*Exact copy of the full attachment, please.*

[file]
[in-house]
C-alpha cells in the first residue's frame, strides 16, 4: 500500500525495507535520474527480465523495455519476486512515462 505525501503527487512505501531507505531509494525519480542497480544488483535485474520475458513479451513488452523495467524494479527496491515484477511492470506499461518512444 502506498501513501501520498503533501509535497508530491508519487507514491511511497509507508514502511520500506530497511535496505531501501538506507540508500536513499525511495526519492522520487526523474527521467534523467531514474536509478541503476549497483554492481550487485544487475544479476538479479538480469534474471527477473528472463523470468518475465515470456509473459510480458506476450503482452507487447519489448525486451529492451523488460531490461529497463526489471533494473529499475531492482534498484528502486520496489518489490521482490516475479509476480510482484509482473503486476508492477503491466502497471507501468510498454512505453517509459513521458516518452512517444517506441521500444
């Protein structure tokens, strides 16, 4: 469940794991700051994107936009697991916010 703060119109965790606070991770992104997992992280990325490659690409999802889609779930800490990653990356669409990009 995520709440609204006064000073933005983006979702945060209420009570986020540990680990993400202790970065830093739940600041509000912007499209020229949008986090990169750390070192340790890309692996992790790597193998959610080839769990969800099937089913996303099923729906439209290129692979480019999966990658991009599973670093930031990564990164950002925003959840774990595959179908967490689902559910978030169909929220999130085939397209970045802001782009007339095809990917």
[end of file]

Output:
[in-house]
C-alpha cells in the first residue's frame, strides 16, 4: 500500500525495507535520474527480465523495455519476486512515462 505525501503527487512505501531507505531509494525519480542497480544488483535485474520475458513479451513488452523495467524494479527496491515484477511492470506499461518512444 502506498501513501501520498503533501509535497508530491508519487507514491511511497509507508514502511520500506530497511535496505531501501538506507540508500536513499525511495526519492522520487526523474527521467534523467531514474536509478541503476549497483554492481550487485544487475544479476538479479538480469534474471527477473528472463523470468518475465515470456509473459510480458506476450503482452507487447519489448525486451529492451523488460531490461529497463526489471533494473529499475531492482534498484528502486520496489518489490521482490516475479509476480510482484509482473503486476508492477503491466502497471507501468510498454512505453517509459513521458516518452512517444517506441521500444
């Protein structure tokens, strides 16, 4: 469940794991700051994107936009697991916010 703060119109965790606070991770992104997992992280990325490659690409999802889609779930800490990653990356669409990009 995520709440609204006064000073933005983006979702945060209420009570986020540990680990993400202790970065830093739940600041509000912007499209020229949008986090990169750390070192340790890309692996992790790597193998959610080839769990969800099937089913996303099923729906439209290129692979480019999966990658991009599973670093930031990564990164950002925003959840774990595959179908967490689902559910978030169909929220999130085939397209970045802001782009007339095809990917």